What are the limitations of this indicator?
It is essential to understand that this approach is fundamentally “marginal”. It was designed to reduce marginal emissions. If the goal was to slightly reduce emissions – say by 10% –, then it would be a perfectly appropriate tool. But the climate objective is to reduce emissions to almost zero in order to achieve carbon neutrality. In this case, this approach no longer meets the requirements and the abatement cost can lead us to select very inefficient options, especially marginal improvements that prevent us from radically changing our modes of production.
The reason is very simple: to reduce emissions by 10%, it makes sense to not implement the most expensive reductions and to concentrate on options with a negative or low cost. But to reduce emissions to almost zero, we cannot ignore hard-to-abate emissions: the challenge is no longer to identify low-cost opportunities, but to avoid all emissions at the lowest cost possible.
Road transport provides a good example. It is inexpensive to marginally improve petrol cars so as to reduce their emissions, and the cost per tonne avoided is low. But improving combustion cars does not help us to completely decarbonize transport, since a combustion engine car will always emit carbon dioxide. Instead, we need a more radical change that combines public transport, non-motorised transport and the electrification of cars and trucks. Even if the abatement cost of this strategy is higher for the first tonnes avoided (the marginal cost), it brings us closer to the objective of carbon neutrality and ensures a lower total abatement cost (to reduce emissions by 100%). Here, the fundamental difference is the objective: we are not seeking the most efficient way to reduce emissions by 10%, but a strategy to transform our economies and achieve carbon neutrality. This is not a marginal change, and it is therefore not surprising that a marginal approach is inappropriate.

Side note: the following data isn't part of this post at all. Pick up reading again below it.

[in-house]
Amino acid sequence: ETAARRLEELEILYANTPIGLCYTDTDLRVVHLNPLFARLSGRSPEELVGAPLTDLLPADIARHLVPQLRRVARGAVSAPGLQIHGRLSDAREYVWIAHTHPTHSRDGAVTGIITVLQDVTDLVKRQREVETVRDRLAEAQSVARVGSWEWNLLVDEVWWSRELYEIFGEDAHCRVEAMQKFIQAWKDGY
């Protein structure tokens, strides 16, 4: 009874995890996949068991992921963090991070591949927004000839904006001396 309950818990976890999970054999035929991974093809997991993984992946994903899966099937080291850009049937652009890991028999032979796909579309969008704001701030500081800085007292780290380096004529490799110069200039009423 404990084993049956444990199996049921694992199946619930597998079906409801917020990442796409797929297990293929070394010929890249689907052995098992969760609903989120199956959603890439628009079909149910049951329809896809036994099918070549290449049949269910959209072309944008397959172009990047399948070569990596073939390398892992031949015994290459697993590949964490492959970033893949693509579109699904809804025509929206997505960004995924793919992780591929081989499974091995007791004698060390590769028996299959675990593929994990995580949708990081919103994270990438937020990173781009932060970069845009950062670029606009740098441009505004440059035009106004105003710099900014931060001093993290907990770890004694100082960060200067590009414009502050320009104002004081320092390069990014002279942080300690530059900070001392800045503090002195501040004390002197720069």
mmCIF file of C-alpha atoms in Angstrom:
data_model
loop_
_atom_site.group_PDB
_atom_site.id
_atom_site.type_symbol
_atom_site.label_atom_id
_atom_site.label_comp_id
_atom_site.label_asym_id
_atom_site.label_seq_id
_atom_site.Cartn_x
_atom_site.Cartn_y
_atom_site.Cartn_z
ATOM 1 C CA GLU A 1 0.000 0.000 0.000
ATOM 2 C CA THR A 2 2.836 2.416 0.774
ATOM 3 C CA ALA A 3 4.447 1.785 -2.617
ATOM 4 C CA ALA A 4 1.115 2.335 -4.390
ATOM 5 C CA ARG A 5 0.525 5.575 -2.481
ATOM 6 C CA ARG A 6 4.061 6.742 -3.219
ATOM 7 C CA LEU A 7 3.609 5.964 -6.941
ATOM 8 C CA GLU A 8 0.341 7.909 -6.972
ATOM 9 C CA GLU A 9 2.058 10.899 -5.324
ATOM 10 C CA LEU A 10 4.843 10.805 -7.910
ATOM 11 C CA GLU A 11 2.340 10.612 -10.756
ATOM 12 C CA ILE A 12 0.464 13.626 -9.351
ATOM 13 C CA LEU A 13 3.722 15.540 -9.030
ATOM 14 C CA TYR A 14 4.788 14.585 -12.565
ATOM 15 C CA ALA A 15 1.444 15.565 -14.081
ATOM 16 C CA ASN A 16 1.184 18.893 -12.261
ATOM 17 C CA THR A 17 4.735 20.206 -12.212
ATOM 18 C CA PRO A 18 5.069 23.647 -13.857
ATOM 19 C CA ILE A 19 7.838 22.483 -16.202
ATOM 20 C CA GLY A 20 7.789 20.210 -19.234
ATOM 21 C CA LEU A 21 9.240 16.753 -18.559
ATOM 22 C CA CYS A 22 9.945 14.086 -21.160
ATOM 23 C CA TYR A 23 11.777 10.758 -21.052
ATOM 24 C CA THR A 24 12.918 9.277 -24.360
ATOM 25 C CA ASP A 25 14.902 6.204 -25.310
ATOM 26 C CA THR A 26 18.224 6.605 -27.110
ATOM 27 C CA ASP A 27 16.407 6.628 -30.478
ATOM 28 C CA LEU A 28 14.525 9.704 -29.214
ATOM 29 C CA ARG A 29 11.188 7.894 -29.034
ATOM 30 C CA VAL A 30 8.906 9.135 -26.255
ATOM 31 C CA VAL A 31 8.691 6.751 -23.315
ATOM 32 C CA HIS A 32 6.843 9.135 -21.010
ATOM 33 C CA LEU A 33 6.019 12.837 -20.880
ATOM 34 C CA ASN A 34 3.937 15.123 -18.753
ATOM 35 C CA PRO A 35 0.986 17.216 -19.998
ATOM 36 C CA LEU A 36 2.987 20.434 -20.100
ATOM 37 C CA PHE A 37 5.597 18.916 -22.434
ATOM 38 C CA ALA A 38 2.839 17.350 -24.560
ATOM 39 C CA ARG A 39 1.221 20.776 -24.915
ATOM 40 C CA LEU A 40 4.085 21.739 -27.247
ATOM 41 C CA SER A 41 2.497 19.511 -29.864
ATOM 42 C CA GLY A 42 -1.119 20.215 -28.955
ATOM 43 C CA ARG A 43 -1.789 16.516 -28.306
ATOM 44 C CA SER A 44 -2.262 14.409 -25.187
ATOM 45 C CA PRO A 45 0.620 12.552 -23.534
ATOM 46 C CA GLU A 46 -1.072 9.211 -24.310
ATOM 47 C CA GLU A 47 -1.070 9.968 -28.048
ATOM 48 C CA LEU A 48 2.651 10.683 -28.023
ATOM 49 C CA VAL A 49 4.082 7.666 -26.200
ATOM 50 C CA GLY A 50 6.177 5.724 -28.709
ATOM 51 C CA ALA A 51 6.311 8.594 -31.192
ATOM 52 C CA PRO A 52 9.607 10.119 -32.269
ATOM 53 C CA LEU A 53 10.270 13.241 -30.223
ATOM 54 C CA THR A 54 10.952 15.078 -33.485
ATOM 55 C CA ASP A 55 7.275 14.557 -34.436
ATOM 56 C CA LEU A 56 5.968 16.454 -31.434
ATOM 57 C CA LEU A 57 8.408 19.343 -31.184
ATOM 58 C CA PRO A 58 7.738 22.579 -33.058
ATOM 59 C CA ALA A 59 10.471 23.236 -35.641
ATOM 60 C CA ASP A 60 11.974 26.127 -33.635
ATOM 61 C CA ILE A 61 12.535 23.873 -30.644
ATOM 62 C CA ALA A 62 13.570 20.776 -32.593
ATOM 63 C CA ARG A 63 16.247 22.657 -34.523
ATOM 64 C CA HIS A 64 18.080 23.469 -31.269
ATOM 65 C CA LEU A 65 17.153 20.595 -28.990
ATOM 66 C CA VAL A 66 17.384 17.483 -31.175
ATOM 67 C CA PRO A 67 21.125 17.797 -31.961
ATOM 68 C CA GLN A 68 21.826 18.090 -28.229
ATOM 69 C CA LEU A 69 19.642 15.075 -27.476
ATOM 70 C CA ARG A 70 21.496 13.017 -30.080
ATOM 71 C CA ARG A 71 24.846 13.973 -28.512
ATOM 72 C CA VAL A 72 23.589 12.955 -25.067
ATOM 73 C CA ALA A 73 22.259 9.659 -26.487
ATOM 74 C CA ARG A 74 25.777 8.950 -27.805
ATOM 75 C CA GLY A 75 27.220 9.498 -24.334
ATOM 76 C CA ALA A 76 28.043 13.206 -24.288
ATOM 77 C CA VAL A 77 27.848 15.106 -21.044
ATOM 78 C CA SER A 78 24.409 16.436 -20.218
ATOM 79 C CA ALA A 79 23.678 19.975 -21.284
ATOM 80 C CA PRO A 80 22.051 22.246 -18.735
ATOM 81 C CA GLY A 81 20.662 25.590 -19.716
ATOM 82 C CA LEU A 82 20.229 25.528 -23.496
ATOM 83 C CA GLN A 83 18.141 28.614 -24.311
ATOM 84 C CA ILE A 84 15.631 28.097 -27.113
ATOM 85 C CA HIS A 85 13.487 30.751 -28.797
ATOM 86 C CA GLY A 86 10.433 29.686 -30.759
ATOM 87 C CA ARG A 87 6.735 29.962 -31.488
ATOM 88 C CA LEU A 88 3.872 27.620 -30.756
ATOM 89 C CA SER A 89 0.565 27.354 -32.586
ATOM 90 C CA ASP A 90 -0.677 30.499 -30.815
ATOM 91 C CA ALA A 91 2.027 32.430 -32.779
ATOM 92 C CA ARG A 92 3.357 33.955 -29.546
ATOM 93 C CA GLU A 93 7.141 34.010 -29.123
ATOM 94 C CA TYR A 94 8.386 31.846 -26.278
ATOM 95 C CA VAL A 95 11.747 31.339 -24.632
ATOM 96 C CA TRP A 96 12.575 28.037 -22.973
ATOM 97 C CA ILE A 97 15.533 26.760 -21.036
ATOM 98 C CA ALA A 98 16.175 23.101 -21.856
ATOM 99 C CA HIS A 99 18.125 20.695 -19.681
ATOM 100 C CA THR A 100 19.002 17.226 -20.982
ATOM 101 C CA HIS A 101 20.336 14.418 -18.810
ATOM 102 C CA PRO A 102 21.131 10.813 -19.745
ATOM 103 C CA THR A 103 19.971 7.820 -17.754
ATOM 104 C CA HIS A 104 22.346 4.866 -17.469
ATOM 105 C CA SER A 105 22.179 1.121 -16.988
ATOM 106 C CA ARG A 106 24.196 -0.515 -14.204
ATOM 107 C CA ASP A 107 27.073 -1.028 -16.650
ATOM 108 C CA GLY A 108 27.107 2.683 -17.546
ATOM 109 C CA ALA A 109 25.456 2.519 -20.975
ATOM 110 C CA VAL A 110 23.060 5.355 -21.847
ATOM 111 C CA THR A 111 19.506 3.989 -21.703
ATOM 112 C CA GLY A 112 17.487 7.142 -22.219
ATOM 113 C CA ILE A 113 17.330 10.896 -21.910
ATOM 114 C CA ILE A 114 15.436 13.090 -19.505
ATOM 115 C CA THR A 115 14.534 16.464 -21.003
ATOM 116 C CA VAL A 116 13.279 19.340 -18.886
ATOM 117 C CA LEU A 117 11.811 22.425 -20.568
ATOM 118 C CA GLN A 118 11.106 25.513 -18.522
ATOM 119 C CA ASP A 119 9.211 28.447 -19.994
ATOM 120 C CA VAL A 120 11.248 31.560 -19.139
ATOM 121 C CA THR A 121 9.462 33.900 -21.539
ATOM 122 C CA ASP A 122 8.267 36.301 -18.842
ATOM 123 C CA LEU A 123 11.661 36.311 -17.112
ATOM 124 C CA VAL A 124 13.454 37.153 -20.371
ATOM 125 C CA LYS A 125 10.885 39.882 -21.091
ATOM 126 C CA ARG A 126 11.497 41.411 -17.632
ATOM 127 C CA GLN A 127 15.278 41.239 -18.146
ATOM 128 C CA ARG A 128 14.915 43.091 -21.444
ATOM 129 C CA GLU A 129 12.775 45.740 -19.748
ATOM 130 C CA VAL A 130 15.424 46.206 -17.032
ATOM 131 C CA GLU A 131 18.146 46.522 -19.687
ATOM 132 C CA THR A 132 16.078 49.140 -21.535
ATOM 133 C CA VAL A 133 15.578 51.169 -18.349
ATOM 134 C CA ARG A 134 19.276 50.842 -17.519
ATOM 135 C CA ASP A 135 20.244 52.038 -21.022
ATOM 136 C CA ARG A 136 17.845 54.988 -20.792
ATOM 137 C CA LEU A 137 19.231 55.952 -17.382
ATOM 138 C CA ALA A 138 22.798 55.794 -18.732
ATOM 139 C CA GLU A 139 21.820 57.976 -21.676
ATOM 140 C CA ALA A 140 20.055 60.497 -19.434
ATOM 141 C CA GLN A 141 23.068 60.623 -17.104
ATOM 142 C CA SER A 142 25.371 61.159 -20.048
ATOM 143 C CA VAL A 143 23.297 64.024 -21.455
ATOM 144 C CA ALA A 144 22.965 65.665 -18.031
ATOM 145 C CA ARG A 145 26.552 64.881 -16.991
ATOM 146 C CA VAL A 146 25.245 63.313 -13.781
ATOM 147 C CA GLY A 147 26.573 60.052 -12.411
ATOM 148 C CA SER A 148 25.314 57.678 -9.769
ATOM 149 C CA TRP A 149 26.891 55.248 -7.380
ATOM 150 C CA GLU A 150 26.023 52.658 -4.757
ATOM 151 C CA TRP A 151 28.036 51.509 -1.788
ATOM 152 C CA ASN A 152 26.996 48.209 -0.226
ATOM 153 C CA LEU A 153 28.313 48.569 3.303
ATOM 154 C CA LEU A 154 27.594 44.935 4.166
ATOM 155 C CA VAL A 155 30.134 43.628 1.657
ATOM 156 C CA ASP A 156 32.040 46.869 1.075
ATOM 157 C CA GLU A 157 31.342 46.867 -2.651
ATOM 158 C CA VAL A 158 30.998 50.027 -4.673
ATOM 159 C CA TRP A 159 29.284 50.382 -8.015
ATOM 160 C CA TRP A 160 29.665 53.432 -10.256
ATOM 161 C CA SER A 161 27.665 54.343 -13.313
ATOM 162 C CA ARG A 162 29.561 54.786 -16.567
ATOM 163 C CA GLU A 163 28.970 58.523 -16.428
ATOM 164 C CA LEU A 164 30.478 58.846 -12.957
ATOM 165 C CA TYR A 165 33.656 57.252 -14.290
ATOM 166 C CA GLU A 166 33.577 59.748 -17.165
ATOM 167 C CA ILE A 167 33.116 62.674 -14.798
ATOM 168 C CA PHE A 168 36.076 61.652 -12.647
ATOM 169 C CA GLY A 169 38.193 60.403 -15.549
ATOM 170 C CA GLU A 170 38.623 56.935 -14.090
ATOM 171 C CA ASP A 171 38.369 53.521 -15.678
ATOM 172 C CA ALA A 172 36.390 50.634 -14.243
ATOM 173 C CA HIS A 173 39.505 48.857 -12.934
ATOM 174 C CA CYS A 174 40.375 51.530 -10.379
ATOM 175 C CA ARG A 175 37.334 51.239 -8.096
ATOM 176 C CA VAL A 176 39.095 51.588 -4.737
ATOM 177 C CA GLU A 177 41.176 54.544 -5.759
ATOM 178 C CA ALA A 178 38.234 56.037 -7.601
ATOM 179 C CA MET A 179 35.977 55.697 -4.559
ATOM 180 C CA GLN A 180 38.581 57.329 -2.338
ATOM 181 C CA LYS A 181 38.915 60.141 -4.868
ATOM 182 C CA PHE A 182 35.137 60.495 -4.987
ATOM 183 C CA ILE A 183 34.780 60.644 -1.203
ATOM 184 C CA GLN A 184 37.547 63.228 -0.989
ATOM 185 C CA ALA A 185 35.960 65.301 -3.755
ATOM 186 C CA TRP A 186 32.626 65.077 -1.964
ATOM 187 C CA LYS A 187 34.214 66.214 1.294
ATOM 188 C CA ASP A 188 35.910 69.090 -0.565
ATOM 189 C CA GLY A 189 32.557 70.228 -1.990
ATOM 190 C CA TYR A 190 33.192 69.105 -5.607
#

Are there other reasons why the abatement cost approach may not work?
First, because we can no longer consider each measure individually, since they interact with one another. Emissions reductions from a heat pump depend on the carbon content of electricity. And the cost of the decarbonization of power generation depends on the evolution of demand for electricity (and its flexibility), and therefore on the number of heat pumps. So how do we choose between investing in reducing emissions from power generation and investing in heat pumps? The costs and reductions for each option depend on the implementation of the other option. We can no longer look at isolated investments, and must consider integrated strategies in which every sector plays a role.
Next, there is the issue of sequencing, or the rate of transition. We sometimes hear that we need to wait until electricity is sufficiently decarbonized before switching to electric vehicles. In a theoretical model, perhaps. But what about in practice? Should we wait until 2035 when electricity is zero-carbon, and replace all vehicles over a 10-year period? Would it not be more economically efficient to begin the transition towards electric vehicles earlier, and to make this transition over 30 years instead of 10? The abatement cost curves assume that the cost does not depend on the speed at which changes are made. But changing all vehicles over a 10-year period is obviously more expensive than doing so over 30 years. We therefore need to begin earlier in the most difficult sectors.